In place of the normal T-72 turret was the Object 327’s main event, the externally mounted gun.
The gun was mounted above a low, rotating cylinder, nicknamed the “puck”, which sat on the ring on top of the hull and could rotate 360 degrees.
Elevation was controlled by pivoting the gun up and down on top of the puck.
If the gun was mounted conventionally at the front of the turret, the breech would impact the top of the puck when elevating to high angles. Designers solved this by connecting the gun to the rear edge of the puck via a hinge near the breech.
This hinge allowed the gun to freely pivot up and down, and also meant the gun had less overhang off the vehicle.
Inside the puck was the commander, gunner and an autoloading system that automatically fed ammunition up into the gun above. The autoloader was of the carousel type, and contained 46 shells and powder charges.
It was able to load the projectile and charge at any angle of gun elevation. According to the lead designer, the externally mounted gun was extremely simple to load, and was significantly faster than other comparable autoloaders of the day.
The Object 327 was armed with the 152 mm D-22 howitzer, the same weapon used in the previous 2S3 Acacia SPG. Its breech was protected by an armored housing to keep it functioning even under fire.
The Object 327 showed great promise and fulfilled a number of its objectives; weighing less than competing designs, having a fast autoloader and reducing the associated issues with having the gun and crew in the same compartment.
But it also had some bugs and drawbacks caused by the externally mounted weapon. One of biggest unsolved issues was fixing the gun should it experience mechanical issues or become damaged in battle.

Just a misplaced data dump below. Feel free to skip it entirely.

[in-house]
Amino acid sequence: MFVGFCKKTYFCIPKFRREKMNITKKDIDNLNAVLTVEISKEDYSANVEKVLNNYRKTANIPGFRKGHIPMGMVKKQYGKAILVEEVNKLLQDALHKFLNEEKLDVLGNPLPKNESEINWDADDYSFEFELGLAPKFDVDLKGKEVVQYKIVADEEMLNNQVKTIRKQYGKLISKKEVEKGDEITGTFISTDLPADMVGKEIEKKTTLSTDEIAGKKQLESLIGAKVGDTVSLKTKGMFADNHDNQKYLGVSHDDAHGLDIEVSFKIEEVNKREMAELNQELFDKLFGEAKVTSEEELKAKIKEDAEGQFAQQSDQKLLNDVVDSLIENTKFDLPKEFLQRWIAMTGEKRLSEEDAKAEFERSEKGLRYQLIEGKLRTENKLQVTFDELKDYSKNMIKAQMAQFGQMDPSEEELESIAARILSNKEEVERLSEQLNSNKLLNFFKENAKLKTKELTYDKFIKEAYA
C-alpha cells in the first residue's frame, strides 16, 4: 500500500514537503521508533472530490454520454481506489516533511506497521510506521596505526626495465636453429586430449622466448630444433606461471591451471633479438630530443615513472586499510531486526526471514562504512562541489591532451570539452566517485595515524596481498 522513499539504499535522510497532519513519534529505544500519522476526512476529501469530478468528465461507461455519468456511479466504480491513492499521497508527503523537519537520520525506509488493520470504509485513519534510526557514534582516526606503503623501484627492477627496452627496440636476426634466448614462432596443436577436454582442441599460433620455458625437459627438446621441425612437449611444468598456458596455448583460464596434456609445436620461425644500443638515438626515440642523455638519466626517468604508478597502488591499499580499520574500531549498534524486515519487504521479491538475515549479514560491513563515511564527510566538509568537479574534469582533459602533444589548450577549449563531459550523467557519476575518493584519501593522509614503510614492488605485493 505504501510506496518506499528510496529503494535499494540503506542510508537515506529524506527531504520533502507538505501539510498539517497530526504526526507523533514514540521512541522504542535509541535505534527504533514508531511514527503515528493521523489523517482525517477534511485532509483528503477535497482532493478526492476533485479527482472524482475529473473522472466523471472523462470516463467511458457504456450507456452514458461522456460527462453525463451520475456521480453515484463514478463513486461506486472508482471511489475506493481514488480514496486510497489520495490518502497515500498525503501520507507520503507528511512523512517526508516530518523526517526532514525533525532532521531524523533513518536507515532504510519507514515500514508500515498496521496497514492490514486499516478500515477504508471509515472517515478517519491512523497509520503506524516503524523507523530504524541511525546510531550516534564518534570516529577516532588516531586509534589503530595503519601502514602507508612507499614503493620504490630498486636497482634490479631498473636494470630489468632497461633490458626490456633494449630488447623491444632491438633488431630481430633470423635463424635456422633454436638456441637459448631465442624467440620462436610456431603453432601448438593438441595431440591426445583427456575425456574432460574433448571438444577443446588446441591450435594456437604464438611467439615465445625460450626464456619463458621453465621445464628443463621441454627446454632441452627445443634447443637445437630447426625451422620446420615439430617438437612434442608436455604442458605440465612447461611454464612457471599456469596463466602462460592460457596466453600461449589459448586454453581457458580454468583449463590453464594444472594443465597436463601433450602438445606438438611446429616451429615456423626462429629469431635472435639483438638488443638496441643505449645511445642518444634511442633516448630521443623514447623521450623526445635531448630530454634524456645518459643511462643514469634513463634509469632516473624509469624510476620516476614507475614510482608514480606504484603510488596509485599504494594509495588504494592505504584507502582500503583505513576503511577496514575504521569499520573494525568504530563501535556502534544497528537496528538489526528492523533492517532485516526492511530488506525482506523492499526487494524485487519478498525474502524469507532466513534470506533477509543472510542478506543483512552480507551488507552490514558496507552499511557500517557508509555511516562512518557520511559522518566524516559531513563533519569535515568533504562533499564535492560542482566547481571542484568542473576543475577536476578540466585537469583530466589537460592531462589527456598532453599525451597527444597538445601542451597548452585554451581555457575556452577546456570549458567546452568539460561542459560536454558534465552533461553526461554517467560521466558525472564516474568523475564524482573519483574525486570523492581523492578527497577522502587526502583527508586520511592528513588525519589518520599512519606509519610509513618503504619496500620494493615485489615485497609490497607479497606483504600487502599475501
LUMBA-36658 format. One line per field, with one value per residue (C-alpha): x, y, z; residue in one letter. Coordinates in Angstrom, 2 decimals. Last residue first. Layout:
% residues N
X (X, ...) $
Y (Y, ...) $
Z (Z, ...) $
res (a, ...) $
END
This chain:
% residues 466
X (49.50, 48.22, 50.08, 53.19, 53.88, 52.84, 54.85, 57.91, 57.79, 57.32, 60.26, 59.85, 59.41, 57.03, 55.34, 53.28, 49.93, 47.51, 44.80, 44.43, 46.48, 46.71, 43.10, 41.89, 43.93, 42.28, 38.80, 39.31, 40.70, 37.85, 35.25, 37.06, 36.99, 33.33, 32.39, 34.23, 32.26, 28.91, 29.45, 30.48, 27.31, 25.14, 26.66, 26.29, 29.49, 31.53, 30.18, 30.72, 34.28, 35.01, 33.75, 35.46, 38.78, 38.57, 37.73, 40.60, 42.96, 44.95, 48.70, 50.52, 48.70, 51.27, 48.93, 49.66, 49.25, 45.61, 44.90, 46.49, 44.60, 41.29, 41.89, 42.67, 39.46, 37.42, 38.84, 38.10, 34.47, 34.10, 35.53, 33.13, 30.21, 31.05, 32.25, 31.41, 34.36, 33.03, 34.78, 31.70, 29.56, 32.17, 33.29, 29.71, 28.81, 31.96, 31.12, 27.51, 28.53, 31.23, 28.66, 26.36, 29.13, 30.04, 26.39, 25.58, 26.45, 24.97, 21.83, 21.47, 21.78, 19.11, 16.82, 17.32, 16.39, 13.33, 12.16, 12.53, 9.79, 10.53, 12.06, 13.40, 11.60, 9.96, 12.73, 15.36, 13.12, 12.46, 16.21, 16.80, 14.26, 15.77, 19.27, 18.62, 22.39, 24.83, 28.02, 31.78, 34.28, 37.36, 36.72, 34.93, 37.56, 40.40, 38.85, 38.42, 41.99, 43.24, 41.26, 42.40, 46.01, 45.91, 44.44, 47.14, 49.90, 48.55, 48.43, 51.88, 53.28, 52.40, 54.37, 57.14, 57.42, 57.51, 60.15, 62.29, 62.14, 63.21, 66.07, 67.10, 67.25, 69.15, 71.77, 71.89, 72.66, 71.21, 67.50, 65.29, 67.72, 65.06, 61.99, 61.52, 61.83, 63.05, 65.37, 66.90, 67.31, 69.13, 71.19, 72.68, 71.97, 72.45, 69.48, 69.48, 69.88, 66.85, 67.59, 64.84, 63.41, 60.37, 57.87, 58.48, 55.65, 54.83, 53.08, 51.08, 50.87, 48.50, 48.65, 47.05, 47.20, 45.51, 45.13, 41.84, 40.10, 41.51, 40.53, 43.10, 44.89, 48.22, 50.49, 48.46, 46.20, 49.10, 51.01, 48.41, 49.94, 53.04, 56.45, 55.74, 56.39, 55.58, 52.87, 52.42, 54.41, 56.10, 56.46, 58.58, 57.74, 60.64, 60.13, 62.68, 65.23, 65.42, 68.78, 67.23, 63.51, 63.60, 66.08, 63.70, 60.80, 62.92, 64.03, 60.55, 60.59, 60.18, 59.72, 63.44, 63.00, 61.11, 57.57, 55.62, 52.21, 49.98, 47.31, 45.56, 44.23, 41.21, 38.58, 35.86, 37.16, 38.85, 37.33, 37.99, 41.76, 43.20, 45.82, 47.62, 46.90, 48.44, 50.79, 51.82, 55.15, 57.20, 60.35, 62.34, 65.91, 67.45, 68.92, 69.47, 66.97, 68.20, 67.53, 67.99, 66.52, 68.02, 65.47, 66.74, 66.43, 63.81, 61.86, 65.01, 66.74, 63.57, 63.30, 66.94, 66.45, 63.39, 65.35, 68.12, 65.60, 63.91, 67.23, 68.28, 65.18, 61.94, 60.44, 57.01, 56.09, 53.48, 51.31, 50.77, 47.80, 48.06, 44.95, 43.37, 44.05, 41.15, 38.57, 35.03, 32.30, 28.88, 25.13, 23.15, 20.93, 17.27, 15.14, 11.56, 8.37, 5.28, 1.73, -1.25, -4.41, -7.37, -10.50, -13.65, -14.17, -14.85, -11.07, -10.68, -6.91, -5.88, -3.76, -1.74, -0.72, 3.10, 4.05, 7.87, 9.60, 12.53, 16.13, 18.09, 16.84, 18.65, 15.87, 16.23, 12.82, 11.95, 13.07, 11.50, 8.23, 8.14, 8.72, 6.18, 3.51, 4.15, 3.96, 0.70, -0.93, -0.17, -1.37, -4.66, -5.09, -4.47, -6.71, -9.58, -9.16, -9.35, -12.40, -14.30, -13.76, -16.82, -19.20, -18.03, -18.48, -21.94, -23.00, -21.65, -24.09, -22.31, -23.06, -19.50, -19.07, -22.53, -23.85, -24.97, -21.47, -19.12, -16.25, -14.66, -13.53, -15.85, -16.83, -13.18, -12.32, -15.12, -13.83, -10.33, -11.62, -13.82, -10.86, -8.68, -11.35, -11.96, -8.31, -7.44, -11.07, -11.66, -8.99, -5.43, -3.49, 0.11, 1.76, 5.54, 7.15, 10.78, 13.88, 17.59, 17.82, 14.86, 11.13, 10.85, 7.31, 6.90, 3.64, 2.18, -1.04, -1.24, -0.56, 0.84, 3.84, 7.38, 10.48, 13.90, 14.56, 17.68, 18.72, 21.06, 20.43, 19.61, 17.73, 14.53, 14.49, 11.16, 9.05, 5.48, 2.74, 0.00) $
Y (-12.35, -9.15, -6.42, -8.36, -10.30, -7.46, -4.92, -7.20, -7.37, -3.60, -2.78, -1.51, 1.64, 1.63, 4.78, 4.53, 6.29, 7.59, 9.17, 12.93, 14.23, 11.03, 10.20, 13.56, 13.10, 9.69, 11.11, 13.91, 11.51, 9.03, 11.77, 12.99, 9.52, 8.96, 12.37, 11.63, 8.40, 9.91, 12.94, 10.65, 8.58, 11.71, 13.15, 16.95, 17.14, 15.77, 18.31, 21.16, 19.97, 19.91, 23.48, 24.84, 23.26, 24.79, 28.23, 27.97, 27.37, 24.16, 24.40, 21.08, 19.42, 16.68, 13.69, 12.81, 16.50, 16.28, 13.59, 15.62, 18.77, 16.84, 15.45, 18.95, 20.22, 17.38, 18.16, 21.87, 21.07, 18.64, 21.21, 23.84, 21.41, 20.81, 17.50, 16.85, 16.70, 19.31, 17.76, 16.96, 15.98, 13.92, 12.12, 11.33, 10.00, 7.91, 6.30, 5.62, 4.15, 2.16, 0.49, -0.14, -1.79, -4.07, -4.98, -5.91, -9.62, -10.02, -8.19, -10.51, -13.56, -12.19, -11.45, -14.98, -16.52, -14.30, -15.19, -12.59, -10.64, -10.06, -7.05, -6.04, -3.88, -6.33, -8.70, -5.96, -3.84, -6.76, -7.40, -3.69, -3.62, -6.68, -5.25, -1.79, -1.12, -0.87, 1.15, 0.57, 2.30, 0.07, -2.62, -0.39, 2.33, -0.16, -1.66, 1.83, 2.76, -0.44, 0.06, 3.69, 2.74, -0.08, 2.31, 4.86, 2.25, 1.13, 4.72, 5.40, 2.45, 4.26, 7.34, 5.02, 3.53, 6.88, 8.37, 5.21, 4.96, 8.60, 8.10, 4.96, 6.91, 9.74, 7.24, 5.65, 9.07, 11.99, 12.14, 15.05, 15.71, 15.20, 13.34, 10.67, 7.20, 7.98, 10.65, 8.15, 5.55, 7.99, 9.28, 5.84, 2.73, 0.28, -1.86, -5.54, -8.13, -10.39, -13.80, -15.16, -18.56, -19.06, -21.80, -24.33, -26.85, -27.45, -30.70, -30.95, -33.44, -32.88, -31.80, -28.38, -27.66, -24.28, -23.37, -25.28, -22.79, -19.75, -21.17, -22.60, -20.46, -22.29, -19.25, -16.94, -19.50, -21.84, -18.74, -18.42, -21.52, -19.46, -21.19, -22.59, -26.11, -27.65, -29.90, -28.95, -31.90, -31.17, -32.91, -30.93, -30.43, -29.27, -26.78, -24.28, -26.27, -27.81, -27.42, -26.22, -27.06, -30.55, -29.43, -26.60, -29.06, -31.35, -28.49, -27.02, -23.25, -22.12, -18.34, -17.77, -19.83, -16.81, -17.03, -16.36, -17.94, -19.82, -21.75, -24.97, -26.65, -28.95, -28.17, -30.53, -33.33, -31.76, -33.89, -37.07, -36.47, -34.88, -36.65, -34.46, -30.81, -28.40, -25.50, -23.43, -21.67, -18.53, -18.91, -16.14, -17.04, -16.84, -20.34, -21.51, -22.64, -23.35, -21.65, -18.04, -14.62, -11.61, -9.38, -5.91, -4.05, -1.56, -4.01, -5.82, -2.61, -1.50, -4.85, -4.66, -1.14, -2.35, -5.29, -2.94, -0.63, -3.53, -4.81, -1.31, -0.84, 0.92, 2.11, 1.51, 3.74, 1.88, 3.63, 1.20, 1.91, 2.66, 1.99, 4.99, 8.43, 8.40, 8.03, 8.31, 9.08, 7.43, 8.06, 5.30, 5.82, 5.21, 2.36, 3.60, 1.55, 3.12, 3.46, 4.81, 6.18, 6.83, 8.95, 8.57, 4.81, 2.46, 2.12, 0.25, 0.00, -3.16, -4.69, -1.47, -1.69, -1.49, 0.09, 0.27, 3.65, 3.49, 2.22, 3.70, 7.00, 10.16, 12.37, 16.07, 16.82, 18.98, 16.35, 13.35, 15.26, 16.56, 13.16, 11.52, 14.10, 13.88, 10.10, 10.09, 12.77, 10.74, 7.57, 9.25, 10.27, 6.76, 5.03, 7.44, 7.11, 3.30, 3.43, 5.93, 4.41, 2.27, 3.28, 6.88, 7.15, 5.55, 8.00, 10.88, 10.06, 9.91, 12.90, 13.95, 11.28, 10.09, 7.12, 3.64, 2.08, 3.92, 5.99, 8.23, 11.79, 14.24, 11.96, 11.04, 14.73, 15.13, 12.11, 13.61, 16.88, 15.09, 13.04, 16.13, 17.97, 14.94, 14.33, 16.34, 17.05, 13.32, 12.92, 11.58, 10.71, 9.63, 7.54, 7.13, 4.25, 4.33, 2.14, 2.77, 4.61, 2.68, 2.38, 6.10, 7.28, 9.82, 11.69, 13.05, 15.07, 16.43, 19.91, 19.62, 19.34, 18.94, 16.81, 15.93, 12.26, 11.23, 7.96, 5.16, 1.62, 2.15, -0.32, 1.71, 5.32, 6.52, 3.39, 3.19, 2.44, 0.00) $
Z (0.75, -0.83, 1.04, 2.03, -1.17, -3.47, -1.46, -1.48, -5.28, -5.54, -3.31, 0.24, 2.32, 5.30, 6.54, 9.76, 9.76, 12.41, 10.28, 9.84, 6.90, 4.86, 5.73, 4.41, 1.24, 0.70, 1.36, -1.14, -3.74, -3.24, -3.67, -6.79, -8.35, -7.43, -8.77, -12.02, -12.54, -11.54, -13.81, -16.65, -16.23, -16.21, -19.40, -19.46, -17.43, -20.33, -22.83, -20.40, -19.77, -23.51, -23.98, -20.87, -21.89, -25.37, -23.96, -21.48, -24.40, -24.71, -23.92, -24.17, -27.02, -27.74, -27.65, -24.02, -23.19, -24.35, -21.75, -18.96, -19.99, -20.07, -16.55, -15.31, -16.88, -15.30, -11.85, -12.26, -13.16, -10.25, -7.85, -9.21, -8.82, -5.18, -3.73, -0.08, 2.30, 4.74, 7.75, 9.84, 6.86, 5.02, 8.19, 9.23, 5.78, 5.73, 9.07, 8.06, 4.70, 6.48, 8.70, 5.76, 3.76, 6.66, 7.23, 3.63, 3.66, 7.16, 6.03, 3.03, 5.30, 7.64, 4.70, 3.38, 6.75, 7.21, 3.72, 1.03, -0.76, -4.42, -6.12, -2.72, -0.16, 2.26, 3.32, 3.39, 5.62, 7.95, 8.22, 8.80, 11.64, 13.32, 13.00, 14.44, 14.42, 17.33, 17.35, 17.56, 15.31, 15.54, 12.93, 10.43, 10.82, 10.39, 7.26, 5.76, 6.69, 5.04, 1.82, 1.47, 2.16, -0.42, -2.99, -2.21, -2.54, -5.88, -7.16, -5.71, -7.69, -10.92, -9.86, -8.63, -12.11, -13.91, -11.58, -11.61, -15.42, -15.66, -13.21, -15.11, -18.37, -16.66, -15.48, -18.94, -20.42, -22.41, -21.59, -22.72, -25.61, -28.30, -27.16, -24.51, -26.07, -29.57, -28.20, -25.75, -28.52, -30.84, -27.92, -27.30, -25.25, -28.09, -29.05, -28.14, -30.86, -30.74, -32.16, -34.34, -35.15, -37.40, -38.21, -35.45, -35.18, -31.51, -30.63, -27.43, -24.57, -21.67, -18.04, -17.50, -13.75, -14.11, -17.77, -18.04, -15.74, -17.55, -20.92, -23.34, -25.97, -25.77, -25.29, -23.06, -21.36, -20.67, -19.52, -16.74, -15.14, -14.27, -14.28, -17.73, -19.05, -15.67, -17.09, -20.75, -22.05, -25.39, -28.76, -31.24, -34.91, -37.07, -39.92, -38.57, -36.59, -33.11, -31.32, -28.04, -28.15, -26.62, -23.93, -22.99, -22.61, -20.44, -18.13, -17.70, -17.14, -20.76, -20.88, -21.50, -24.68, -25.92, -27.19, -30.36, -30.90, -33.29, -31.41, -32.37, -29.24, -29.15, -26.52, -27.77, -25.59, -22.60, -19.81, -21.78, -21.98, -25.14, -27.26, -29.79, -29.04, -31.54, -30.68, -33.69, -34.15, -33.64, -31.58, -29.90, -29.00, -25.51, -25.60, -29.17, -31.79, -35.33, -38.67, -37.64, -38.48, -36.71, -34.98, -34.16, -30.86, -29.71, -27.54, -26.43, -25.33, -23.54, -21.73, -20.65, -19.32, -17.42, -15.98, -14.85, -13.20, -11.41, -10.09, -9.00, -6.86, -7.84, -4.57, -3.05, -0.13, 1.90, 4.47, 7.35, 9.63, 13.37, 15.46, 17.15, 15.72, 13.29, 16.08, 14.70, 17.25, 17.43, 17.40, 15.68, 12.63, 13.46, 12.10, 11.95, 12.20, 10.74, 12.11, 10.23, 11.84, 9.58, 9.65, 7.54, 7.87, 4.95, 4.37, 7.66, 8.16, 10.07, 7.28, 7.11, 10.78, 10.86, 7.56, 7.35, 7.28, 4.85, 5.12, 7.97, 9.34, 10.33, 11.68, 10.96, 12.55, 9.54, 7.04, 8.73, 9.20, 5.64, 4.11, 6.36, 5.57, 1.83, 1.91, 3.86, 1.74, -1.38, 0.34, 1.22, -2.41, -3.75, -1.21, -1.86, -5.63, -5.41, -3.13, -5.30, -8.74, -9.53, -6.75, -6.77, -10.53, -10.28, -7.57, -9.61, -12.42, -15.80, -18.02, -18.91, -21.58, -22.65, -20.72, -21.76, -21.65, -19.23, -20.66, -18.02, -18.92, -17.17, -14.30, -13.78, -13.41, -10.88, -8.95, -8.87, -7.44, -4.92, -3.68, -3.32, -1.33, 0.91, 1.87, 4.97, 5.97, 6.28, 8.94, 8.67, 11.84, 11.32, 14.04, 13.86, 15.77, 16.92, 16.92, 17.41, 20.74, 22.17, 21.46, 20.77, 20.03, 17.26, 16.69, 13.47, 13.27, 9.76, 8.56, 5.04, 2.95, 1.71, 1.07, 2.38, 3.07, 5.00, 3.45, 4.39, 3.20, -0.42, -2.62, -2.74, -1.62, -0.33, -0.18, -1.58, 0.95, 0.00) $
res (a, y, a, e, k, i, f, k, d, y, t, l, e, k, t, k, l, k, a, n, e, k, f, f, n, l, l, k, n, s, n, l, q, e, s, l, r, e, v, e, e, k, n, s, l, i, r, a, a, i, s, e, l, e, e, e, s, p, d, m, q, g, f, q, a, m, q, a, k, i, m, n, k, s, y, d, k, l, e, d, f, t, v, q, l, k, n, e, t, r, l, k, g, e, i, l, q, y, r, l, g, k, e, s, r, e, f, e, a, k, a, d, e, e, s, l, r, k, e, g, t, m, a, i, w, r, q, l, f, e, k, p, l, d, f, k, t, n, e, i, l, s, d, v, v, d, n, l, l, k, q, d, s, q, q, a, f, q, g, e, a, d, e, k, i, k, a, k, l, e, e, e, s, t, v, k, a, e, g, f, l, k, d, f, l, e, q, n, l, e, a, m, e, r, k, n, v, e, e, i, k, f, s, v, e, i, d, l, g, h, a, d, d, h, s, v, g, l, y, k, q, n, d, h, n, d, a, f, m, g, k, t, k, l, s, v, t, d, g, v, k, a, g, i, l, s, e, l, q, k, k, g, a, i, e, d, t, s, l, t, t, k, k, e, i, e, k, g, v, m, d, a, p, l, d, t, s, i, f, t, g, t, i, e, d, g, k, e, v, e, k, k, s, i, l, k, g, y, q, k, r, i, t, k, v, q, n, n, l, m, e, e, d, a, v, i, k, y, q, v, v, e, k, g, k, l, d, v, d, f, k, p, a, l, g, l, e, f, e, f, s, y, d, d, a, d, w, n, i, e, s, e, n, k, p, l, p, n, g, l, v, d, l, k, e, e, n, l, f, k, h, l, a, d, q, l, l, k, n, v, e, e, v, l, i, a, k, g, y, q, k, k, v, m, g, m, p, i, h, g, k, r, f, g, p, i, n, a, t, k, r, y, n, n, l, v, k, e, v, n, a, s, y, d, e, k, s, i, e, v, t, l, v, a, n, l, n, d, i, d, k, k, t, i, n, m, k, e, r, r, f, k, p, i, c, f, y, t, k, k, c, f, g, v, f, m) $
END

The only way to do this was by having a crew member exit the vehicle. There is also some reports of poor recoil management, but these are refuted by the vehicle’s designer, Tupitsyn.
Many sources state that two prototypes were built, each with a different gun. In reality only a single vehicle was built, but the confusion is understandable. The project initially began as the Object 326, armed with the short D-22 howitzer. The D-22 was perfectly suited to the Object 326 platform, with a fast and reliable autoloader.
Later, a request was made to mount the 152 mm 2A36 gun on the Object 326, with the vehicle’s designation being updated to Object 327. The 2A36 was much more powerful than the D-22 and not suitable for the Object 326/327 platform.
The gun’s position at the rear of the turret meant the immense recoil from the 2A36 destabilised the vehicle, with a chance of knocking it over when the turret was aiming sideways.
Tupitsyn states that the 2A36 gun was simply too much for the Object 326 platform, and changed what was once a fast firing, efficient design into one that had too much recoil and an unreliable autoloading system.
This change of weaponry and performance is often mistaken for an entirely new vehicle, and has resulted in the idea that the entire project was unsuccessful.
In the mid 1980s work on the Object 327 was stopped. Its bugs had still not been worked out, and its competitor, the 2S19 Msta, was much further ahead in development. It also benefitted from being a more familiar design with its gun inside the turret. In the end the 2S19 was selected for service.
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The Object 327 prototype remained in place at a testing ground for the next 18 years, and was nearly scrapped. Fortunately the vehicle was saved, and is now on display at the Uraltransmash Museum. It is still fitted with the 2A36 gun that accelerated the project’s demise.